Spare Discrete Components?

From: William Donzelli <>
Date: Fri Sep 26 21:17:34 1997

> Fortunately they were not commonly used in old computers either. I think Sun
> used them on some Sun 3 boards (I seem to remember them when I was
> looking inside my 3/260), but that's about the commonest place.

I did not see any on a 3/280 board, but then it could have been done by a
different engineering team.

> Oh, of course. Second-hand chips are more of a risk than second-hand
> machines - the machines (and peripherals) can almost always be repaired
> or used as a source of spares, but dead chips are useless.

Second hand chips better be cheap, especially if they have "reject"
stamped all over (yes, I have seen some people trying to sell stuff like
that!). A guy I knew back in Illinois would go and raid the
Rockwell/Collins surplus outlet and sell off the chips quite cheap ($1 for
a tube of 128Kx8 RadHard EEPROMS - that tube cost Rockwell $24,000!). He
would often have very bizarre chips (10G series GaAs, for example), many
mil-spec. Many had dots on them. After a bit of research, it turned out
that red dots meant dead chips, yellow dots meant cosmeticly flawed but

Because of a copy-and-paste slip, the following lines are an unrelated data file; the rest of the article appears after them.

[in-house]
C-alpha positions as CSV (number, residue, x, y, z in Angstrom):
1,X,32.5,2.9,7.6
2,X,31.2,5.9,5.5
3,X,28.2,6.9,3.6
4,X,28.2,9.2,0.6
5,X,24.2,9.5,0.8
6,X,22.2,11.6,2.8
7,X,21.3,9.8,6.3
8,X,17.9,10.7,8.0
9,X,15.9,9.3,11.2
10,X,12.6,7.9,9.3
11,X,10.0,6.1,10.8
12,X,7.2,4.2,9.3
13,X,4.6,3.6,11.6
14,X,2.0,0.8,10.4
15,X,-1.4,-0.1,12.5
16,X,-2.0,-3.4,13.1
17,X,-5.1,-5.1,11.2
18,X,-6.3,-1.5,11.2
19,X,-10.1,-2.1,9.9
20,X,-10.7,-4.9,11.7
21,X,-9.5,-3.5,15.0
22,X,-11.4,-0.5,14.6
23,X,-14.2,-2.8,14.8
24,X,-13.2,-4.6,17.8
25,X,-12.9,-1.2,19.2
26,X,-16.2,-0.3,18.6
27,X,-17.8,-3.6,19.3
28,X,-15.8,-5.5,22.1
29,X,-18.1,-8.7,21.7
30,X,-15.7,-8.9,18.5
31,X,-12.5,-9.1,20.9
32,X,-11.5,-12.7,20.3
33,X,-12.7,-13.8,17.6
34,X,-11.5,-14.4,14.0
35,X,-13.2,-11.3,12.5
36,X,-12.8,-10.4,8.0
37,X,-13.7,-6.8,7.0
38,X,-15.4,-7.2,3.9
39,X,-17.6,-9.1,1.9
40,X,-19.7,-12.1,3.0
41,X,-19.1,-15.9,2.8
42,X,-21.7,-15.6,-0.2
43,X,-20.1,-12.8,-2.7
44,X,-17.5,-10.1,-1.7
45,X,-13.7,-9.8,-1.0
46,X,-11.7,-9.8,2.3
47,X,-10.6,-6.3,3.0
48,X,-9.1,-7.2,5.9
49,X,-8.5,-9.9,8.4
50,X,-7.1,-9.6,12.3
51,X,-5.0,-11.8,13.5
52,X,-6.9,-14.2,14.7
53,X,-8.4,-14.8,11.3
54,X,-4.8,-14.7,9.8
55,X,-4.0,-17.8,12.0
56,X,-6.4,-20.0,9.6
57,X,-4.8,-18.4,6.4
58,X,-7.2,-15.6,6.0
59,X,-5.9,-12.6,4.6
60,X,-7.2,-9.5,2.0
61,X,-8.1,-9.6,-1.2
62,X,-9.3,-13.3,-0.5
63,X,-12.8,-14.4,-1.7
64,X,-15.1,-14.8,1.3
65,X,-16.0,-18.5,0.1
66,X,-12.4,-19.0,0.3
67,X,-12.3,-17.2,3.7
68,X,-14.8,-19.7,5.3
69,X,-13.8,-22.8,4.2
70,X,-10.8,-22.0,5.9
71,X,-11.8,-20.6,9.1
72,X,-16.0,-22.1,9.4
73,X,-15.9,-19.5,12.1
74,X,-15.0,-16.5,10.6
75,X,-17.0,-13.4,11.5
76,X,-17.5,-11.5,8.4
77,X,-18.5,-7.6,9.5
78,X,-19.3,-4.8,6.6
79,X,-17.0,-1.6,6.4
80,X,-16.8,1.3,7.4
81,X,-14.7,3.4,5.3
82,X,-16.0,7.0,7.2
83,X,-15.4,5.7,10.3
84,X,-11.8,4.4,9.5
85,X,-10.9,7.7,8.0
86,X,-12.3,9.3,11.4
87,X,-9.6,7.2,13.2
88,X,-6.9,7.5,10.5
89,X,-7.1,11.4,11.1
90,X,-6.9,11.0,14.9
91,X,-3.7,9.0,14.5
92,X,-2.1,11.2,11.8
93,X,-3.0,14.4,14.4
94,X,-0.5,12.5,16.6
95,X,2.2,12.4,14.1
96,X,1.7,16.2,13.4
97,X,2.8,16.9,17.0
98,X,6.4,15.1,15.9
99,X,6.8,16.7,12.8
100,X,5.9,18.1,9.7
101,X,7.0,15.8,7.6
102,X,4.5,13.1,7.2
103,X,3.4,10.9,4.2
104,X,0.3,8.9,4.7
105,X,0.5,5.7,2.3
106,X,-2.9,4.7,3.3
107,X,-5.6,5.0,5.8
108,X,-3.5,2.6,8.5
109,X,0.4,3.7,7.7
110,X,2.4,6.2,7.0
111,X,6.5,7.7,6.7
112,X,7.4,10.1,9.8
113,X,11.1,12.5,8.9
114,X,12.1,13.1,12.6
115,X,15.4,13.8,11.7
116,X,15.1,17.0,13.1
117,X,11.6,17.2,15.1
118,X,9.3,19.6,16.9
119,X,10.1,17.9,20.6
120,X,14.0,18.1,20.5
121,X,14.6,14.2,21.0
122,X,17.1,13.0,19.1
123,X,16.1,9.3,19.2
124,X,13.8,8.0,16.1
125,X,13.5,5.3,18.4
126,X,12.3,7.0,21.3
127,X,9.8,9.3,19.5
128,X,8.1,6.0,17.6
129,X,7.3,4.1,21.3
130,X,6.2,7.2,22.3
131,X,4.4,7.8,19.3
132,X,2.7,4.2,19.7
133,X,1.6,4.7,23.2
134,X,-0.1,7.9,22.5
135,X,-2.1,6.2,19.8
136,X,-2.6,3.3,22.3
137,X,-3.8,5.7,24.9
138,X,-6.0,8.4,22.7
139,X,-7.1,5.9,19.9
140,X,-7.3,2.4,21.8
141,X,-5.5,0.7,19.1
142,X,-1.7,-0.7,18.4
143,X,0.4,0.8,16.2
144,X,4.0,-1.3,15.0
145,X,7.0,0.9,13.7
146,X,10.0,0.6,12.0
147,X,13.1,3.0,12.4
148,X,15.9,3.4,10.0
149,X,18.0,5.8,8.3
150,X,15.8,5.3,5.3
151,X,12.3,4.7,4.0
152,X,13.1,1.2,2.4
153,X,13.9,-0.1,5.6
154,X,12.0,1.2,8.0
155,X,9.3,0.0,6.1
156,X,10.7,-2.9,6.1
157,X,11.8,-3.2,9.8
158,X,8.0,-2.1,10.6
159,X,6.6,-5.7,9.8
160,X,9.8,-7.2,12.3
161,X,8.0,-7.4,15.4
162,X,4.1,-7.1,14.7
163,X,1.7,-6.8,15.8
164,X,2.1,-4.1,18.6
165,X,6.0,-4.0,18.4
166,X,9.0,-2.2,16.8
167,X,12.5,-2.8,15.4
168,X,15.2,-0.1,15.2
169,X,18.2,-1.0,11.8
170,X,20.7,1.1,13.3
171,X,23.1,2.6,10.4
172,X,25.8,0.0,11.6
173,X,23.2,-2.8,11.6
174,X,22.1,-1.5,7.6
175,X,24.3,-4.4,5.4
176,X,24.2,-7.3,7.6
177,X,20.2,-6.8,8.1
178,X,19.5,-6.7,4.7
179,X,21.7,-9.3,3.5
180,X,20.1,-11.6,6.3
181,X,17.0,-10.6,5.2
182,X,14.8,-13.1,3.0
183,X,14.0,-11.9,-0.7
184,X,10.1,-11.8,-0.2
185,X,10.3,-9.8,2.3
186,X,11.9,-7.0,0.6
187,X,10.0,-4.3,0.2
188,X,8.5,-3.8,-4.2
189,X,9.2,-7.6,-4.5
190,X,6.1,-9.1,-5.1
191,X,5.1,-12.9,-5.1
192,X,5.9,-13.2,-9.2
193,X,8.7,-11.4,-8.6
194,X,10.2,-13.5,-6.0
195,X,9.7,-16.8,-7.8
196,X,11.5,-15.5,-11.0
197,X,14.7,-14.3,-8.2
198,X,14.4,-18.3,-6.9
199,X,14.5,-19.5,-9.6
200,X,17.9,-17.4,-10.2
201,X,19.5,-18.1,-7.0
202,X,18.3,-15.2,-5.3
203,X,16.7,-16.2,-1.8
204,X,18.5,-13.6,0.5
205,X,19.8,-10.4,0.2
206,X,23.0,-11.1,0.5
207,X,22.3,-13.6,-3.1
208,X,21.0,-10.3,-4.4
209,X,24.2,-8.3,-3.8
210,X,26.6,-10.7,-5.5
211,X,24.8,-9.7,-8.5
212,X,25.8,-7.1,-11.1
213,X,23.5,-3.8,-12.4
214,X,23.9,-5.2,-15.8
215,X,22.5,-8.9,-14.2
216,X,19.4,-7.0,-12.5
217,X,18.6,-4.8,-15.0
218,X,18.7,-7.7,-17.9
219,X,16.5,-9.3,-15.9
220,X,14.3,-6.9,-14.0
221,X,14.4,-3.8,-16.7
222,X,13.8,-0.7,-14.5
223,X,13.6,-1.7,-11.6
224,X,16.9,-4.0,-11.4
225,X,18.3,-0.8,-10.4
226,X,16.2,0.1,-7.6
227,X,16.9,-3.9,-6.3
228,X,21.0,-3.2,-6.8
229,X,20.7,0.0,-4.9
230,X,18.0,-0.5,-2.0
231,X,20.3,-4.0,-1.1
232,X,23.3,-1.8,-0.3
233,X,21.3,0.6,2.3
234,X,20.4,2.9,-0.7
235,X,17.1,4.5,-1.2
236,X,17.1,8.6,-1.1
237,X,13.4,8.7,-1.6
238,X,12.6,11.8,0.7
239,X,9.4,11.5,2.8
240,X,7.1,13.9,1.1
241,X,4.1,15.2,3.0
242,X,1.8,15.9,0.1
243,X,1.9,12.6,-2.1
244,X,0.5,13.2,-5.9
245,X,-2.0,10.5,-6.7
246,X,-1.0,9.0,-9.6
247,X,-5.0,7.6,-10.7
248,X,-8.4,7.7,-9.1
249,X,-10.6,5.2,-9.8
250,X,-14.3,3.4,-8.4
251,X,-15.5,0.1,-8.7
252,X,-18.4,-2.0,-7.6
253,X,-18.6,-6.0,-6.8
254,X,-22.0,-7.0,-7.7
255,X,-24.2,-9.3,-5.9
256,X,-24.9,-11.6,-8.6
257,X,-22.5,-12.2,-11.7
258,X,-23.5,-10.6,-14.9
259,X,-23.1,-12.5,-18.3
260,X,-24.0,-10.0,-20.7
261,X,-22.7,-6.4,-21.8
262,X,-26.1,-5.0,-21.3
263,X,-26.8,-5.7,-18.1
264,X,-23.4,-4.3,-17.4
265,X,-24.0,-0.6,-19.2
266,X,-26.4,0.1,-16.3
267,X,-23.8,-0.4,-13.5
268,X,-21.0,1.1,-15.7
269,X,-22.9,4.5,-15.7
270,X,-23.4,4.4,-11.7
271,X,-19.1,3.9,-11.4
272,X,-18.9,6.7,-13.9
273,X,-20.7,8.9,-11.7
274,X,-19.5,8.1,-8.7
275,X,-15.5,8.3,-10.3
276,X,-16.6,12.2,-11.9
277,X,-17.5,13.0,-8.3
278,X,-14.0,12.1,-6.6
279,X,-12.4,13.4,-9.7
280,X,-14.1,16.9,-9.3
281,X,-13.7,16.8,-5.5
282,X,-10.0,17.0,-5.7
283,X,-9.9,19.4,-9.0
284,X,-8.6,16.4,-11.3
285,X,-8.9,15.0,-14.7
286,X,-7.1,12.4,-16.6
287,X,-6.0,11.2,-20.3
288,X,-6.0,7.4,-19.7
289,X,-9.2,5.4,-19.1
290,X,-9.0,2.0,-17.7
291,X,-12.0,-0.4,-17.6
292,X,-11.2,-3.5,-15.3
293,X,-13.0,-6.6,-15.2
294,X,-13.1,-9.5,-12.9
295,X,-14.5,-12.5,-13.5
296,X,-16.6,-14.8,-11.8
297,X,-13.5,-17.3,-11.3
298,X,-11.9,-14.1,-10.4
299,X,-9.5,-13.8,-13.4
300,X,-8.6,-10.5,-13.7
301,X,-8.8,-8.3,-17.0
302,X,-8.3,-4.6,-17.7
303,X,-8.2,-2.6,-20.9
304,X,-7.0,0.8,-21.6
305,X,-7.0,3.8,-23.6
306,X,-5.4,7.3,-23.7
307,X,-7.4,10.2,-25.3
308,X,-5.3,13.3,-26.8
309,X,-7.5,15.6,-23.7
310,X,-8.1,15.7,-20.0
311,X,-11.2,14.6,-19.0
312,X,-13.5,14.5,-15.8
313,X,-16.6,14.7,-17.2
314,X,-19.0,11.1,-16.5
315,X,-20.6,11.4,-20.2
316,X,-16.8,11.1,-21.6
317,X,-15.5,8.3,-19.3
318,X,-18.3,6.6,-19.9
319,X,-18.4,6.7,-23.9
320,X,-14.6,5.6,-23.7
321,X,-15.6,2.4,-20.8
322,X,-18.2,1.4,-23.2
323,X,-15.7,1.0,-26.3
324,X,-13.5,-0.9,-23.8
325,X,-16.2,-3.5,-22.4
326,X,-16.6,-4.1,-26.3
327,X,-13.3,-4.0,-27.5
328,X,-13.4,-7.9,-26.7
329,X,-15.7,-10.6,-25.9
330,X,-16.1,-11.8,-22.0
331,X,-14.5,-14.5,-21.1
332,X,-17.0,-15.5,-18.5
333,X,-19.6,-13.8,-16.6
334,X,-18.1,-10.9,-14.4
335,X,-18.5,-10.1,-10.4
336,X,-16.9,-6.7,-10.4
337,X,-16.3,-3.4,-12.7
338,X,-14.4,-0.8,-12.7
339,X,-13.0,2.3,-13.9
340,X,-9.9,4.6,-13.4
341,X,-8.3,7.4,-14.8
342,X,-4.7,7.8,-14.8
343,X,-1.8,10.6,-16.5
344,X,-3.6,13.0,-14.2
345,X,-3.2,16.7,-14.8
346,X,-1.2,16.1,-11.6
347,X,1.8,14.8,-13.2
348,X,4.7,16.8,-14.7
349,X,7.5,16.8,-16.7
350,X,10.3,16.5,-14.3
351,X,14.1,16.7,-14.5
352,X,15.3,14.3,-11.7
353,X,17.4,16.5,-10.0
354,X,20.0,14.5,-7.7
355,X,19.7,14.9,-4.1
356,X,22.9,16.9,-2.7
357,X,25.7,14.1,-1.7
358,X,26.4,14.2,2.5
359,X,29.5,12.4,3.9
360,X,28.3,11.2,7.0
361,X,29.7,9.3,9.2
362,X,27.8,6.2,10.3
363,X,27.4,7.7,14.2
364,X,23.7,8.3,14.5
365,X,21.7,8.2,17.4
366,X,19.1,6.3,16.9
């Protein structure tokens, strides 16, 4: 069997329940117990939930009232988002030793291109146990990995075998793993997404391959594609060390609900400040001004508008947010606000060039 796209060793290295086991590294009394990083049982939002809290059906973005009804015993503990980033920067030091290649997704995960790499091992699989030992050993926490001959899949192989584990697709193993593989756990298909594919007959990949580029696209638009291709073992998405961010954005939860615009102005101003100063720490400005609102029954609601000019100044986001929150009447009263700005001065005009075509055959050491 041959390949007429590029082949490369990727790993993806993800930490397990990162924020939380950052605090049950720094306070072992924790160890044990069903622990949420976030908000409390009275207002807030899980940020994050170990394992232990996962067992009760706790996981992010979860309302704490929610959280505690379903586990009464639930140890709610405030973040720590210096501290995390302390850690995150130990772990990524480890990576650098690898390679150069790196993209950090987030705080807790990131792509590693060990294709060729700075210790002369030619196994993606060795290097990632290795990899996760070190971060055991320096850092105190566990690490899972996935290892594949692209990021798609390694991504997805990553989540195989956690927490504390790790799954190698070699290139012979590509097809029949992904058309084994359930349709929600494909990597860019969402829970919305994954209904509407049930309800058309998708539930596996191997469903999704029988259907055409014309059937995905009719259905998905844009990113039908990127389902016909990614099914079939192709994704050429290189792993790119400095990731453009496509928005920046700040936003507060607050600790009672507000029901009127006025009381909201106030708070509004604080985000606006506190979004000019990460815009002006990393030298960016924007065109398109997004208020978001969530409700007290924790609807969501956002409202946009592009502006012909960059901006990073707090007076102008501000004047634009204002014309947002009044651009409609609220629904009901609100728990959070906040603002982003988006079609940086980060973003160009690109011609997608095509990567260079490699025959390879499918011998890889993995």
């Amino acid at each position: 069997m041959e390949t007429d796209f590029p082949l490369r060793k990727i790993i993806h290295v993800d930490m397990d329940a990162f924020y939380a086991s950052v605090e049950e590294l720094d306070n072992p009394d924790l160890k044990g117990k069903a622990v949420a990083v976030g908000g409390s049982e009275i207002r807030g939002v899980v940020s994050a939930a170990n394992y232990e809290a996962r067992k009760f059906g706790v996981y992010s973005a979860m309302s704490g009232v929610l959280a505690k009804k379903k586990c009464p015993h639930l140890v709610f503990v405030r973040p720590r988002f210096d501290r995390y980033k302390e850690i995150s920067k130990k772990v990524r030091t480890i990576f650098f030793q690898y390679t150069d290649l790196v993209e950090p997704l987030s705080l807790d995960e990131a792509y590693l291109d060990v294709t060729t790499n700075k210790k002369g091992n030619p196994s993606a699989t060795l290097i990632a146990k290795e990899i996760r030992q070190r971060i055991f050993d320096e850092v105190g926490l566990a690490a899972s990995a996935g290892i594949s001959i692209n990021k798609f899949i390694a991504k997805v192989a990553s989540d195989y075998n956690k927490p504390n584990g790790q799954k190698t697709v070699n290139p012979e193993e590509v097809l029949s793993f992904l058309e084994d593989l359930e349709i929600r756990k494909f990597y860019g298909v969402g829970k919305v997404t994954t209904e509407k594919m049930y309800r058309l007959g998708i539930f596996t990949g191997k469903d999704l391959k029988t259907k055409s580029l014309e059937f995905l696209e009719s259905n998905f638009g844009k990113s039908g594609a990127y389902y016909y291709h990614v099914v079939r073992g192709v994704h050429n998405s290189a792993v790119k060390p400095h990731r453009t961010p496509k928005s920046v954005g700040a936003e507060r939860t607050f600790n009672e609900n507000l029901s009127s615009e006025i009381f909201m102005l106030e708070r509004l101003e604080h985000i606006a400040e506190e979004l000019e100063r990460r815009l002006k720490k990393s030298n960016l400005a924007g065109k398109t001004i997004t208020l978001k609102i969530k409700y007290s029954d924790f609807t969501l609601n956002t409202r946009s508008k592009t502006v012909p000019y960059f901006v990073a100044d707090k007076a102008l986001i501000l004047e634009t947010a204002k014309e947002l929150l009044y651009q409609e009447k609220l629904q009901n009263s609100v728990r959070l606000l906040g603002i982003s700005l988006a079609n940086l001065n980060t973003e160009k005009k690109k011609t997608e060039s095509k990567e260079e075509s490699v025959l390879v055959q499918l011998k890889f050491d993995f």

electically OK chips (Rockwell is as picky as IBM), and no dot meant new
> Be careful if you're buying tubes of PALs or OTP PROMs. Often they have
> been programmed with code that's totally useless to you and of course
> they can't be erased. EPROMs are less of a risk there.

I never buy PALs unless I know the guy that is selling them.

> I've never seen 24 pin ones. There were 16 pin ones pinned out like a
> 4116 (but with the A7 line N/C), with multiplexed address lines and 22
> pin ones with non-multiplexed address lines. I have a row of the latter
> in an HP1350 graphics unit. But almost all the ones you find are one or
> other of those.

Two pins too many - I meant 22 pins, on the odd 0.400 inch packages.

William Donzelli
Received on Fri Sep 26 1997 - 21:17:34 BST

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